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Pittsburgh Pirates usher since Great Depressions retires at 99

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    Pirates president Frank Coonelly presents usher Phil Coyne with a Pirates jersey with his age as the number last week at PNC Park. Coyne, a longtime usher, has a bevy of Pirates memories, including seeing Bill Mazeroski’s World Series-winning home run in 1960.

Three ballparks. Fourteen presidential administrations.

Eighty-one years.

That’s how long it’s been since Phil Coyne became an usher for the Pittsburgh Pirates.

And now, at the age of 99, he has decided to retire.

Coyne has been escorting fans to their seats since 1936, the same year the Baseball Hall of Fame inducted its first members, a group of five players that included Honus Wagner and Babe Ruth.

At the time, Coyne was 18 years old, and the Pirates’ games were played at Forbes Field. Coyne grew up just a few blocks away. In 1935, he was in the stands when Ruth hit the final three home runs of his career.

These days, Coyne is not so steady on his feet anymore, he explained, and he attends “balancing school” once a week. But he’s as sharp as ever.

“I never thought I’d go back to school again,” he joked. “If I didn’t carry my cane, I guess I’d be a lot younger.”

So Friday the Pirates announced that Coyne would be retiring.

He has ushered about 6,000 games, pausing for four years to serve in World War II, where he was deployed to Italy, France and Germany. For many years afterward Coyne worked as a machinist, and ushered on the side, before retiring from that job in 1980.

Frank Coonelly, the president of the Pirates, paused Monday to praise Coyne before heading into a planning meeting to discuss Coyne’s 100th birthday celebration April 27.

“After 81 years you better get something better than a watch,” he said. “In my time here, and I’ve been here for 11 seasons, he never missed a day of work.”

Coyne also was an usher at Steelers football games until he was 98. And his attendance record was similarly impressive at St. Paul Cathedral, the Roman Catholic church where he is a regular at the 10 a.m. Mass and (no surprise here) also served as an usher.

“I don’t think he’s a missed a Sunday that I can ever recall,” said the Very Rev. Kris D. Stubna, the rector and pastor of St. Paul Cathedral.

Stubna, who is a Pirates fan, has often sat in Coyne’s sections — 26 and 27, just beyond third base.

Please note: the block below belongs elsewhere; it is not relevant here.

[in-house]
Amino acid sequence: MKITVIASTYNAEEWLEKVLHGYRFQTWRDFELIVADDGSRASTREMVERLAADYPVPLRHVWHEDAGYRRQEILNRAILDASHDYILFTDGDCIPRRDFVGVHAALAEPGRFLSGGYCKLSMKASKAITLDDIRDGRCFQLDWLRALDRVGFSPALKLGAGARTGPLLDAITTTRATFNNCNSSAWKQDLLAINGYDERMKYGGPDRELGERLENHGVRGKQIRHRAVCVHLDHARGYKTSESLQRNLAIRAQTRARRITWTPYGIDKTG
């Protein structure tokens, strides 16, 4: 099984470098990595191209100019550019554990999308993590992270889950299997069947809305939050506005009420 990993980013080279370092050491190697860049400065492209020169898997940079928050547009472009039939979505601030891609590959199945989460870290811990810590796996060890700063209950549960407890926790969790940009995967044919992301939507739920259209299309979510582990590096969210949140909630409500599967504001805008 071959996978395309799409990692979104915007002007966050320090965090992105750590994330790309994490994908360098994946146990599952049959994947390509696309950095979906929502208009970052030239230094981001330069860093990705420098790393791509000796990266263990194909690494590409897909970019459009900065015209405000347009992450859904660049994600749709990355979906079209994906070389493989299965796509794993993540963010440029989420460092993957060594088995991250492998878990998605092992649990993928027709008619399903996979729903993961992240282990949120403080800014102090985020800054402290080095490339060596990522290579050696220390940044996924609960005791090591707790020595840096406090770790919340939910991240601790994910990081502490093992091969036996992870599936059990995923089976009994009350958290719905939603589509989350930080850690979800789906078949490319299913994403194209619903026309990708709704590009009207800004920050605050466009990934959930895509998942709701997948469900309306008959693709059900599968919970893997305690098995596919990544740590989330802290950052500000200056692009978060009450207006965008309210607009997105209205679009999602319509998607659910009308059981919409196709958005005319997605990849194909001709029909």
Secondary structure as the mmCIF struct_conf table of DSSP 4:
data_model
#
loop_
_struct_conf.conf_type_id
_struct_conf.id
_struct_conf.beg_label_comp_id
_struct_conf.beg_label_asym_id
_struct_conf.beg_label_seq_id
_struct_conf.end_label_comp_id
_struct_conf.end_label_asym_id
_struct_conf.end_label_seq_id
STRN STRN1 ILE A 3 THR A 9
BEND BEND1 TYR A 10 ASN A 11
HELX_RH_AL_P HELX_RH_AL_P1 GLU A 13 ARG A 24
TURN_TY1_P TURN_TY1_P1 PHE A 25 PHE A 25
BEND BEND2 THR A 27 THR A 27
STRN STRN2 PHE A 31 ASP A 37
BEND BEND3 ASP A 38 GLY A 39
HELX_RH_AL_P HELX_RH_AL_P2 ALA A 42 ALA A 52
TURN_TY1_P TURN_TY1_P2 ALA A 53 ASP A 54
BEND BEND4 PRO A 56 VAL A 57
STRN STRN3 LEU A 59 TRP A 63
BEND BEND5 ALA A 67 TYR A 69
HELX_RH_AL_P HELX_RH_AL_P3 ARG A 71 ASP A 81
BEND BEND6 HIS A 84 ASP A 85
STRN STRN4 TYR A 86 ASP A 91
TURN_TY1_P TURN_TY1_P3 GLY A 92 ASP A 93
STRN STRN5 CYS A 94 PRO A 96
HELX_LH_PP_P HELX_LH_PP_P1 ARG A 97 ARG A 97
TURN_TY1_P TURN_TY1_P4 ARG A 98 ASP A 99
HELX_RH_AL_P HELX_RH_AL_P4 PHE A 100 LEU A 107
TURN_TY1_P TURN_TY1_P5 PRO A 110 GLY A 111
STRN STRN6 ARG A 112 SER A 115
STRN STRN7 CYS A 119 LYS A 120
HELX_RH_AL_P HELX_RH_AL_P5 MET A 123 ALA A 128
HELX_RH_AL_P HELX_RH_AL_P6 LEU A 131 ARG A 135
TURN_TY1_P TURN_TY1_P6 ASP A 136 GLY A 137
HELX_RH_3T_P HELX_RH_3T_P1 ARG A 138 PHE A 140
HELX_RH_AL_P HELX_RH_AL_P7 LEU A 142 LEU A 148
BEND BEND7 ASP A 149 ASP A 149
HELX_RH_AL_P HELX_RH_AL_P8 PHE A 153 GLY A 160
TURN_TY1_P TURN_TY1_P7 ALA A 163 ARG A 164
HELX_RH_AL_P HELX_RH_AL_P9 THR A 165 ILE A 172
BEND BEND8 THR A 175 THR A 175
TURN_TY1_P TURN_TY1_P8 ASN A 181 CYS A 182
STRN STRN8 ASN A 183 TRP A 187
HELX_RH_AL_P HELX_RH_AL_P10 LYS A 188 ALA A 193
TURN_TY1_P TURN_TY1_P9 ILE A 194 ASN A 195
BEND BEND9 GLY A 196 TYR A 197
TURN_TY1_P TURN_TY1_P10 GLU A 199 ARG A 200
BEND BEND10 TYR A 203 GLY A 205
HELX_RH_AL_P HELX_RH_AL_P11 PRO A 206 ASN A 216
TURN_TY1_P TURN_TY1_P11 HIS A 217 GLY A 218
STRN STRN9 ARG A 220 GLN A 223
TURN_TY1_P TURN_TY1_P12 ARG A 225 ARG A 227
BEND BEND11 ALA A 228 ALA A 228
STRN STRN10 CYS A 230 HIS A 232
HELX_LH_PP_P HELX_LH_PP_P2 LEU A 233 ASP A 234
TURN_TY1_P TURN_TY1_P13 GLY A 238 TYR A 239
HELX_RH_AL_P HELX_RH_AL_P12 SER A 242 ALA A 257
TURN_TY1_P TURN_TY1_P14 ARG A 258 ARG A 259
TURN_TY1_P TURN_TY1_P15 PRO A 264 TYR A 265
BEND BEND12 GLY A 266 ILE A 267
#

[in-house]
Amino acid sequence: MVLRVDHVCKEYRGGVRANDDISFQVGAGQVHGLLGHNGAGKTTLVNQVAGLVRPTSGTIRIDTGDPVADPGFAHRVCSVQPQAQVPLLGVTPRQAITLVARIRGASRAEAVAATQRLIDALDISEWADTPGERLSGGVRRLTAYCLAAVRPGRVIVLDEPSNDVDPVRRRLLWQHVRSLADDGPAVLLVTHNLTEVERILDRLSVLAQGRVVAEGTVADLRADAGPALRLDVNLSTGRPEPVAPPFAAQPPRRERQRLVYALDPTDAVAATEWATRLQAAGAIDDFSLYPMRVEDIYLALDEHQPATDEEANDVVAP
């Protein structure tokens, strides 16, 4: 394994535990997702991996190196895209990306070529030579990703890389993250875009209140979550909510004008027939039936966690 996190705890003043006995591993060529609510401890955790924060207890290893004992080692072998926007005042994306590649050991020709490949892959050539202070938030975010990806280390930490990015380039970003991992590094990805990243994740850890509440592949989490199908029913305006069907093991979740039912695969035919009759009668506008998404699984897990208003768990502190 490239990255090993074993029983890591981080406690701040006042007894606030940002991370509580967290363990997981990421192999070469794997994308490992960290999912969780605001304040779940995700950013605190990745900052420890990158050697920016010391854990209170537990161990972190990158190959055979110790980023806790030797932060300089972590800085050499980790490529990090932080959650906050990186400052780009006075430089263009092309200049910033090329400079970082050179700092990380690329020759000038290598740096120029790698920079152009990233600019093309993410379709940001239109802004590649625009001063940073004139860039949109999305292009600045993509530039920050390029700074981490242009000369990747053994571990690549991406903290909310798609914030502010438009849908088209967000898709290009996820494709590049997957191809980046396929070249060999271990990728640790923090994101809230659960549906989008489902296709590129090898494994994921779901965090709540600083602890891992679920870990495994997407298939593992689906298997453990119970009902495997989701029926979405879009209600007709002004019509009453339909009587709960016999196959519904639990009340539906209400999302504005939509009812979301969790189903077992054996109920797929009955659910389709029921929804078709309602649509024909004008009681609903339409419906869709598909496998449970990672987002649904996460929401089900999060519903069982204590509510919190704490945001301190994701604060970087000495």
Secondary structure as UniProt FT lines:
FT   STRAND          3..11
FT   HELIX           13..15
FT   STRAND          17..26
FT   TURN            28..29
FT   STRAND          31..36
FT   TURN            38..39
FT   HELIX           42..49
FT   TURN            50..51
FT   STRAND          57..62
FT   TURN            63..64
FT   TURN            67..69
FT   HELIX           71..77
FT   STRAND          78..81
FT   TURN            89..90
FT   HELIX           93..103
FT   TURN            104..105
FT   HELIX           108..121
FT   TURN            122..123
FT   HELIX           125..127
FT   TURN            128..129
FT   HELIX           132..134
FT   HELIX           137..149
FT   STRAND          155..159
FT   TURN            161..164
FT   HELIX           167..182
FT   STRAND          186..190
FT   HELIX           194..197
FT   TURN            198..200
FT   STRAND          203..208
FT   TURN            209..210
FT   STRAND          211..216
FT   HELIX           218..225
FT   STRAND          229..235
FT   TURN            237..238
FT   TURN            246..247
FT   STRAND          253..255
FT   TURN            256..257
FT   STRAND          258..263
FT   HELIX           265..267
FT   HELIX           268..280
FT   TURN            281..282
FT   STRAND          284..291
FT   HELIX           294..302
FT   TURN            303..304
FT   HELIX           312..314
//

“He makes you the center of attention,” Stubna said. “He just wants you to have a really good time because of his love of the game.”

Coyne is the last one remaining of his seven siblings, but nearly 200 extended family members, some flying in from as far as Ireland and Australia, will be joining him for his birthday celebration in Pittsburgh.

“I think having a uniform and a job and a place to go and people to see, I think that’s kept him really healthy,” said Dan Coyne, Phil Coyne’s 47-year-old nephew, who refers to his uncle as “Philly.”

“You never hear Philly complain or criticize, and he doesn’t gripe,” said Dan Coyne, who also lives in Pittsburgh. “He’s grateful for everything he’s experienced.”

At the ballpark, Phil Coyne was often surrounded by fans — his fans — who asked him for autographs and posed with him for pictures. Upon arriving home from work he would say, “I got so many kisses today,” his nephew recalled.

Coyne is so universally adored that the Pittsburgh City Council named Aug. 29, 2017, “Phil Coyne Day.” Earlier that year the Pirates presented him with a No. 99 jersey with his name on the back for his 99th birthday.

One of Coyne’s favorite moments at the ballpark was in 1960, he said, when he watched Bill Mazeroski hit a home run in the bottom of the ninth inning of Game 7 that won the Pirates their first World Series in 35 years, beating the New York Yankees.

“That was a wild day,” Coyne said.

He also has fond memories of the last day the team played at Forbes Field, the Pirates’ home from 1909 to 1970.

“They just let the people run out on the field and take the bases,” he said, or “a little bit of grass.”

The Pirates moved to Three Rivers Stadium and stayed through 2000 before arriving at PNC Park in 2001. Coyne worked at each one, and in the case of Three Rivers, had to take three buses to get there via public transportation, Coonelly said.

“I’m still holding out hope that he’s going to decide to come back,” he added.

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